“When this position opened, I thought, if you can develop ambulatory care services in the IHS, you should be able to do so in other government agencies, like the VA,” says Schuna. “In both settings, the patient record is there, and the pharmacy is part of the program, so all patient care was coming out of one place — it wasn’t fragmented. I applied for and got the job.”
Schuna supported the physician staff, and he often joined medical residents, learning new skills along the way.
“I viewed myself as part of a team to provide good care for patients,” says Schuna. “My goal was to become a direct patient care provider with personal responsibility for my actions, not just a therapeutic advisor.”
“The development of the ambulatory care program at the VA is one of my proudest career accomplishments, and close behind is directing that program.”
Later, Bond became interested in psychiatry, and transferred to the VA’s psychiatry clinic to become one of the first psychiatric pharmacists in the country. Bond handed off the rheumatology clinic to Schuna.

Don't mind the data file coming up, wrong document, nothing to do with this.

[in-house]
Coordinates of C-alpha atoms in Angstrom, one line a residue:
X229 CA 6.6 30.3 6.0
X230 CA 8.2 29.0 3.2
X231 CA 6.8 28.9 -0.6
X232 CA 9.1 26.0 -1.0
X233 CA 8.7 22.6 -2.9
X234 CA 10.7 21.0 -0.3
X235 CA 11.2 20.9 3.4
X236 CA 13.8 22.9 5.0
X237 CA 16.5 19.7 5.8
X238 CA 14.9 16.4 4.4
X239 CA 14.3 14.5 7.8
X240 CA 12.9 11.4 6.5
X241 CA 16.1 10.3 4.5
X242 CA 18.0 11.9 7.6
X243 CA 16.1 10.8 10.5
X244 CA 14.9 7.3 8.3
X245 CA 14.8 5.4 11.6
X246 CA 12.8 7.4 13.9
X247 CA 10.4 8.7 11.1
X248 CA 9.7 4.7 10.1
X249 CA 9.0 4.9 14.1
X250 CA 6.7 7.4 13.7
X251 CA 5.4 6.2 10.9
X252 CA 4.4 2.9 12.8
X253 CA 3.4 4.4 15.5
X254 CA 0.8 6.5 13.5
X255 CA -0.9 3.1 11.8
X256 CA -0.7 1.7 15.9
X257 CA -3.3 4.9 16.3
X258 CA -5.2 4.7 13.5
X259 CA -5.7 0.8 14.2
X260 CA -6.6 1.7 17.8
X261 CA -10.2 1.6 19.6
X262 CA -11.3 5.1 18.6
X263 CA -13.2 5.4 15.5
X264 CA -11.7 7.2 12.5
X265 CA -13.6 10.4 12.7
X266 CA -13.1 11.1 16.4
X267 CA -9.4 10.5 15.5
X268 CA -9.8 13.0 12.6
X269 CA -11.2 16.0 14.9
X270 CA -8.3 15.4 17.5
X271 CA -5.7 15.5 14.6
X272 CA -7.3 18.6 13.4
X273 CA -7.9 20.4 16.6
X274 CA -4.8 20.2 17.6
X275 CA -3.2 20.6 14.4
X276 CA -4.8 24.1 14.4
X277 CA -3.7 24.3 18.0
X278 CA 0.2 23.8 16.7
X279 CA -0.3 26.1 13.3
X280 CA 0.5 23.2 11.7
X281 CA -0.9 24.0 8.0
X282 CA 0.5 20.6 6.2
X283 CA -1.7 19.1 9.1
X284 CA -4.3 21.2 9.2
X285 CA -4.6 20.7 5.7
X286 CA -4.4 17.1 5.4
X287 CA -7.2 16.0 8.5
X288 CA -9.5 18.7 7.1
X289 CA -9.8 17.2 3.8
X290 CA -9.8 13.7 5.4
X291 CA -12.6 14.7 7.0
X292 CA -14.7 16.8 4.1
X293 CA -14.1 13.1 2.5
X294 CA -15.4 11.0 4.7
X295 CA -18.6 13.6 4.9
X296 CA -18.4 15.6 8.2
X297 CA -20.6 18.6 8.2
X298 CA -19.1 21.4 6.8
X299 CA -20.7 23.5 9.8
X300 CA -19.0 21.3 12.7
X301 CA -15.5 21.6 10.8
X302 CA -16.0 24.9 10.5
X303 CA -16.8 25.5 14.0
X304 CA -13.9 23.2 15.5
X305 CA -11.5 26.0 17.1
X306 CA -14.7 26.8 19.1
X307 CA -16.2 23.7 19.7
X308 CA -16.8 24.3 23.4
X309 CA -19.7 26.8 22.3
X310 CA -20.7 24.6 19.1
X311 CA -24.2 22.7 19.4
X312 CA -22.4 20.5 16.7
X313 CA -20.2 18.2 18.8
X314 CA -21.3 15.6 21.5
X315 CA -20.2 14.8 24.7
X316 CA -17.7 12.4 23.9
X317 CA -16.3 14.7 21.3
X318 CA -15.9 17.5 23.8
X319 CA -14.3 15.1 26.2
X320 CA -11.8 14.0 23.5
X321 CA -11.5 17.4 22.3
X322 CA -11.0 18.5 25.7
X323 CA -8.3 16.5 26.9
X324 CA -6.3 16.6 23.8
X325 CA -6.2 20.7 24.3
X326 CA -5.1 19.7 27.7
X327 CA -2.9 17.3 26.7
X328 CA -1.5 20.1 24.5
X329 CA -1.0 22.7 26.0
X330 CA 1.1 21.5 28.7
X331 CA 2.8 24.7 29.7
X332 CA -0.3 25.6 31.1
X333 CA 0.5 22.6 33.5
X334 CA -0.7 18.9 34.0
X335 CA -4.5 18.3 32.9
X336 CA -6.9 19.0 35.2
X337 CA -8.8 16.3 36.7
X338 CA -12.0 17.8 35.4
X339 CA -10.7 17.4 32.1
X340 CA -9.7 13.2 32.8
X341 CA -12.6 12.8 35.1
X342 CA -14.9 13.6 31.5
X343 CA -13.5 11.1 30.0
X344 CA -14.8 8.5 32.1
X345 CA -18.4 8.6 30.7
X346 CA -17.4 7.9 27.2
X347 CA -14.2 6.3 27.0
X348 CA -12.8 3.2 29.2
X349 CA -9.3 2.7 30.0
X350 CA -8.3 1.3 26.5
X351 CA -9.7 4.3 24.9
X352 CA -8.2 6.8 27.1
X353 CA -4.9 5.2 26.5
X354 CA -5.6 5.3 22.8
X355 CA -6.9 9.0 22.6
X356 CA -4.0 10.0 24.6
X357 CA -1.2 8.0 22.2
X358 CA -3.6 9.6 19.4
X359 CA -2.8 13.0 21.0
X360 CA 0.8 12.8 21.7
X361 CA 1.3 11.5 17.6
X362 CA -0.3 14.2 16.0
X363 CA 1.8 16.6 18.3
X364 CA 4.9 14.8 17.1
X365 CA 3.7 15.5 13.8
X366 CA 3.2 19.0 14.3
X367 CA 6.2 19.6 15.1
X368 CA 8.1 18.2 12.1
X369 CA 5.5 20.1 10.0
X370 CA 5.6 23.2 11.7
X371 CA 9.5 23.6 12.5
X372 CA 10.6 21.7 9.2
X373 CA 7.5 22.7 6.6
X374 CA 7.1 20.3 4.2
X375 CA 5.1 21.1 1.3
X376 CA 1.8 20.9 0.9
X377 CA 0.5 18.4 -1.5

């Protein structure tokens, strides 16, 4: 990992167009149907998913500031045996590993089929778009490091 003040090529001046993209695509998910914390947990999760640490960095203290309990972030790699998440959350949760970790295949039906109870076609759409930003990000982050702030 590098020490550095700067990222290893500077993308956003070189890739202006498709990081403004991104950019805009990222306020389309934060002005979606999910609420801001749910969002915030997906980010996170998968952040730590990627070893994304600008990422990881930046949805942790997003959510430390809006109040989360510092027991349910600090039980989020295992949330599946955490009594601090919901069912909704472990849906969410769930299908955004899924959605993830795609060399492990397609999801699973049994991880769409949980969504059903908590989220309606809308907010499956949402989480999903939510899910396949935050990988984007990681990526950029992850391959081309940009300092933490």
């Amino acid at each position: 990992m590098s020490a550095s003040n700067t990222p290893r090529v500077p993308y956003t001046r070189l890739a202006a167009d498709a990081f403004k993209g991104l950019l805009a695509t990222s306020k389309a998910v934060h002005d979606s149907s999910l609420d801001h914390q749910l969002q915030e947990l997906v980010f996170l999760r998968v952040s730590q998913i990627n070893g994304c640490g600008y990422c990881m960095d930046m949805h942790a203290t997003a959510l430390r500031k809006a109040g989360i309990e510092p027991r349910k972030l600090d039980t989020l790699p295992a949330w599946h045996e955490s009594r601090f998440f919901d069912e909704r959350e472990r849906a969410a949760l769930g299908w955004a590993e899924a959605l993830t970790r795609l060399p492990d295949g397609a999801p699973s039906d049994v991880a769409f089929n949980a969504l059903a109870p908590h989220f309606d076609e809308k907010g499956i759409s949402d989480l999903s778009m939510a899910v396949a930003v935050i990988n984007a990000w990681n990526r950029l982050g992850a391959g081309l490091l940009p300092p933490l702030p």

“I reviewed meds with patients, talked with them about how they were doing, and worked with physician staff to come up with a plan for patient care,” Schuna says. “I refined rheumatology roles to use physical assessment skills to assist in therapeutic decisions.”
Over time, Schuna absorbed the enormity of the issue of hypertension throughout the VA. It was the most common diagnosis in patients’ medical records, he says.
“Patients were going to the ER, and their blood pressure would be sky high. They’d be put on meds and come back to the ER a few months later. The ER was acting like a hypertension clinic, to some degree,” he says. “We wanted that to stop and instead follow up with those patients to manage their condition. Hypertension was a natural place for me to go next.”
Schuna developed and expanded the VA’s ambulatory care services and developing direct patient care practice roles in the rheumatology and hypertension clinics, and later developed a diabetes practice. He also taught at the School of Pharmacy, beginning as a clinical instructor in 1975, officially joining the faculty as an assistant professor in 1978, and retiring as a full professor in 2016.